[18:02] So, people learned very quickly that selection is important. The Darwin’s actually kept pigeons so Darwin knew all about selection. Now, selection is important in two ways. First of all, for Darwin selection spoke immediately to what Darwin considered to be the most important aspect of the living world. And here’s Darwin’s Christian background, particularly his Cambridge Christian training comes in.

[18:32] Of course, Darwin had been brought up on the works of this man, Archdeacon William Paley. In 1802 Paley published the classic book, "Natural Theology," in which he puts forward the standard argument for the argument from design for God’s existence. And Paley didn’t invent that argument. In fact Socrates probably did all this.

[18:55] The fist person we know who had it was Socrates. So it’s an old argument, but Paley is the one who makes it absolutely as it works standard. Paley says look at the eye. The eye is like a telescope. Telescopes have telescope makers. Therefore, the eye must have an eye maker, namely the Great Optician in the sky.

[19:18] Now, Darwin buys this incompletely. In fact I think right through The Origin Darwin believes in the Great Optician in the sky, except Darwin doesn’t want the Great Optician to do it by hand. He wants him to do it through unbroken law.

[19:34] So in other words Darwin’s modified the argument, but he buys into this and particularly Darwin buys in and always buys in to the fundamental premise of the argument from design, namely that organisms are not thrown together randomly, but they work. They function. They exhibit final causes.

[19:54] They show adaptive complexity as John Maynard Smith used to call it. So for Darwin the fundamental aspect of the living world is that it is as if design and selection speaks to this because that’s precisely what selection does. You want hairy sheep, you bloody well design them. You breed from those and you don’t breed from those.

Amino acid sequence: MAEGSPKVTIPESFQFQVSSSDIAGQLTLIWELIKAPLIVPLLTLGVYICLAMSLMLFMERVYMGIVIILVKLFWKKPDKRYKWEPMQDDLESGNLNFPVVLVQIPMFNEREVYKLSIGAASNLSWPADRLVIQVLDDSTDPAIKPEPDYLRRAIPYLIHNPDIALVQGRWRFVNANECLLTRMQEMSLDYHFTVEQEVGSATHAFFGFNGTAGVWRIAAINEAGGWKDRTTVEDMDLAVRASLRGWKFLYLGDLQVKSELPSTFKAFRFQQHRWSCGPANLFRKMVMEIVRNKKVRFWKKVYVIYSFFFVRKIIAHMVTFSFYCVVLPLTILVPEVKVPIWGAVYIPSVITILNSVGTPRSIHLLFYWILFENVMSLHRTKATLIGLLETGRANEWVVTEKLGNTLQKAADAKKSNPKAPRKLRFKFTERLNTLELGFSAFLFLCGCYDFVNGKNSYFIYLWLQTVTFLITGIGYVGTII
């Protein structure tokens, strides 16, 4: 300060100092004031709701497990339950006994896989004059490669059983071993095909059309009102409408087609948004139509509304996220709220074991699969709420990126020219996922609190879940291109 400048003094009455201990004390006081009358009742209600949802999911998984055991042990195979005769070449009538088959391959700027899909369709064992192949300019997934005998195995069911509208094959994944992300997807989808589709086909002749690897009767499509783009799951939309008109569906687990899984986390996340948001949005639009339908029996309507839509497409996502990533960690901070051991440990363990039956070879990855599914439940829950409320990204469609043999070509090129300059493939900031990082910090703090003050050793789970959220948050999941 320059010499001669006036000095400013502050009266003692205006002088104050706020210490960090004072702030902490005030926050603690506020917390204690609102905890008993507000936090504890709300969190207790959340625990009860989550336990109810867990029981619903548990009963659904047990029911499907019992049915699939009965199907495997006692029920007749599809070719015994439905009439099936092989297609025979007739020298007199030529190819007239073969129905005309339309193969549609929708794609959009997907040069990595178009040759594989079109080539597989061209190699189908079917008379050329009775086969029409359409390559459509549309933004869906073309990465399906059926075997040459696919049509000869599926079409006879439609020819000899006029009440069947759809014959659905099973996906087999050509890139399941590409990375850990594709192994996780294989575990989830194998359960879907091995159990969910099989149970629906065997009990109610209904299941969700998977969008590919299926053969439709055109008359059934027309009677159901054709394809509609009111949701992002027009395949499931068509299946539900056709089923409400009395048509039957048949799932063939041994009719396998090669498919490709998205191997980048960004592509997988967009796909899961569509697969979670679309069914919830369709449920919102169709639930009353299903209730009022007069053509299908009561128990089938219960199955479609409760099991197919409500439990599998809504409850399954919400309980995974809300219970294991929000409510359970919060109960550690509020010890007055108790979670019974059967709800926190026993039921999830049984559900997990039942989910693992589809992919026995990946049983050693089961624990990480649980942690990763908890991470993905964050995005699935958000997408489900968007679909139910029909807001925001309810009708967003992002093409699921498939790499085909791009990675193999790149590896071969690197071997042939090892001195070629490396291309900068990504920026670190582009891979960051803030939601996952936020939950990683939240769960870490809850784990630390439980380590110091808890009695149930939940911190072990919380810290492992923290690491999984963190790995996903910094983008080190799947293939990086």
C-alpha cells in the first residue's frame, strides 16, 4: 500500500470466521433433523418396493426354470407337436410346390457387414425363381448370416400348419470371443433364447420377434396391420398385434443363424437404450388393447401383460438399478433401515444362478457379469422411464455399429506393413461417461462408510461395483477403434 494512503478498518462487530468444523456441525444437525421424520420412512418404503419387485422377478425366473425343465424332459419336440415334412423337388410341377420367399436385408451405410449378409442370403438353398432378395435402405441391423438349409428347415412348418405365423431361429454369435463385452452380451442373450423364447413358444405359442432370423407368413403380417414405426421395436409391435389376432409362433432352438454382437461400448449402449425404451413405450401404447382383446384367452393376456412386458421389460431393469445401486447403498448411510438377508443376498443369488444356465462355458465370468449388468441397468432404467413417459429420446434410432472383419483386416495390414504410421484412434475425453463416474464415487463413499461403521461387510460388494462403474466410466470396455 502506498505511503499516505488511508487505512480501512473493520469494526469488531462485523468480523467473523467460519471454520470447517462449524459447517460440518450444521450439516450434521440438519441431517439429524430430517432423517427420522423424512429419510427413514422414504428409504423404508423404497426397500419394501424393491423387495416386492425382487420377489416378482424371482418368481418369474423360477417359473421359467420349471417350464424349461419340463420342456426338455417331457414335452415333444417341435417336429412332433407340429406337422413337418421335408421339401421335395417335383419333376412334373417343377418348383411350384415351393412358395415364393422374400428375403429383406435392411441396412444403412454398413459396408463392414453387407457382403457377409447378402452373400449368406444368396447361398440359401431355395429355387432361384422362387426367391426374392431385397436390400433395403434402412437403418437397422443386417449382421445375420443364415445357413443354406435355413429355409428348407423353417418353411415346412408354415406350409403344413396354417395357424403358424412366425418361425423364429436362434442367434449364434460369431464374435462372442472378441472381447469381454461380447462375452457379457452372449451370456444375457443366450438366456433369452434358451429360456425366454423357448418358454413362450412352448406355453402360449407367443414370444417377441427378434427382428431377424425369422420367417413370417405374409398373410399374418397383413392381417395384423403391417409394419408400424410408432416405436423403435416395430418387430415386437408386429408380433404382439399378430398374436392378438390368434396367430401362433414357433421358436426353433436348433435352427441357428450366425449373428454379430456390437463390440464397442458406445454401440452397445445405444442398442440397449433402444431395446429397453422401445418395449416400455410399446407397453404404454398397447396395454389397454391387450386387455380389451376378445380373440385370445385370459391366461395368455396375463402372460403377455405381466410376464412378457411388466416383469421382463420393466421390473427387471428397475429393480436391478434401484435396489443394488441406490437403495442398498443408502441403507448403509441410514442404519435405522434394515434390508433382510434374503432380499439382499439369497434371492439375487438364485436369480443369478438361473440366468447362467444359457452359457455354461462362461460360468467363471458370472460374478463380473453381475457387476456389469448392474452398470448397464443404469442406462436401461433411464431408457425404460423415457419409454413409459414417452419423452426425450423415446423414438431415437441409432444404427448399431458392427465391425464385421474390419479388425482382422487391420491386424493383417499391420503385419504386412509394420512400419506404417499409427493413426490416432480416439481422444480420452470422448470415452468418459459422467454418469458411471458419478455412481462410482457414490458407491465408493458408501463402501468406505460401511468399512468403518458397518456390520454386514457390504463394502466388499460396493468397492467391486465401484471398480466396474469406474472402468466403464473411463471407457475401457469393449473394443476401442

[20:19] You want big, fat cattle, you breed from the big, the fattest and you kill off the skinny ones. You design it. So for Darwin artificial selection or a natural form of artificial selection is going to speak what to him is the most important aspect of the living world.

[20:35] He still can’t see to get it to work in effect and it isn’t until the end of September, 1838 that Darwin reads a work by another Anglican clergyman and he sees how it works. Now, Belford’s and here you start to see what I mean this rebel, revolutionary notion.

[20:56] Darwin is taking something which is absolutely standard belief in... It’s just coming into Victorian Britain. Queen Victoria comes to the throne in 1837. So you are going to take an absolutely standard belief but he is going to do something else with it.

[21:14] This is why Darwin is a revolutionary. Now Malthus was worried about the following theological plot. Why do we do anything at all? Why do we bother to do anything? Why don’t we all live... my daughter is going to kill me on this. Why don’t we all have the Emily Ruse philosophy of life.

[21:35] Emily I should say is at FSU. She is majoring in Afternoon Studies. [laughs] She likes to get up about 11:00. Breakfasts, a leisurely breakfast and you know the time it takes to clean up and everything like that. And then maybe off to a class and then back home and a certain amount of texting and all of that sort of thing.

[21:58] Then another meal and then hit the old man for $20 and then she heads out about 8:00 or 9:00 until 3:00 in the morning and she comes home and it’s bedtime. So the cycle goes.

[22:09] Now, why don’t we all have that kind of life? And God was worried about this but Malthus saw that God knew how to do something about it. God made our reproductive desires... I hope I’m not talking about Emily now. [laughter]

[22:25] God makes our reproductive desires stronger than our ability to provide food and space. And so what Malthus is saying is what’s going to happen is everything comes crashing down in a struggle for existence when more are born than food and space supplies can support them.

[22:44] Now, Malthus’ is a very conservative doctrine. Because Malthus is saying state welfare is useless. I mean, he sounds like Ronald Reagan going flat out. If you have state welfare then what’s going to happen is you are just going to have more of them in the next generation. You’re compounding the problem.

[23:05] So, Malthus has got a very conservative negative view. The industrialists loved this because it meant that welfare is pointless and don’t give your workers too much because they’ll only indulge themselves and have more offspring that won’t have good thing.

[23:22] But Darwin takes this and says, A-hah, the struggle for existence which can occur universally through the animal and plant world means that many more organisms are born than can survive and reproduce.

[23:39] Only some will get through. And those that get through will on average be different from those that don’t. And the reason for their success will be their distinctive peculiar characteristics. So in other words you’re going to get a natural form of selection.

[23:54] So you see Darwin is taking Malthus’s idea but as it were inverting it. And so now Darwin’s got his vera causa, which is a force that’s going to lead to evolution, the evolution of a particular kind, namely in the direction of adaptive excellence.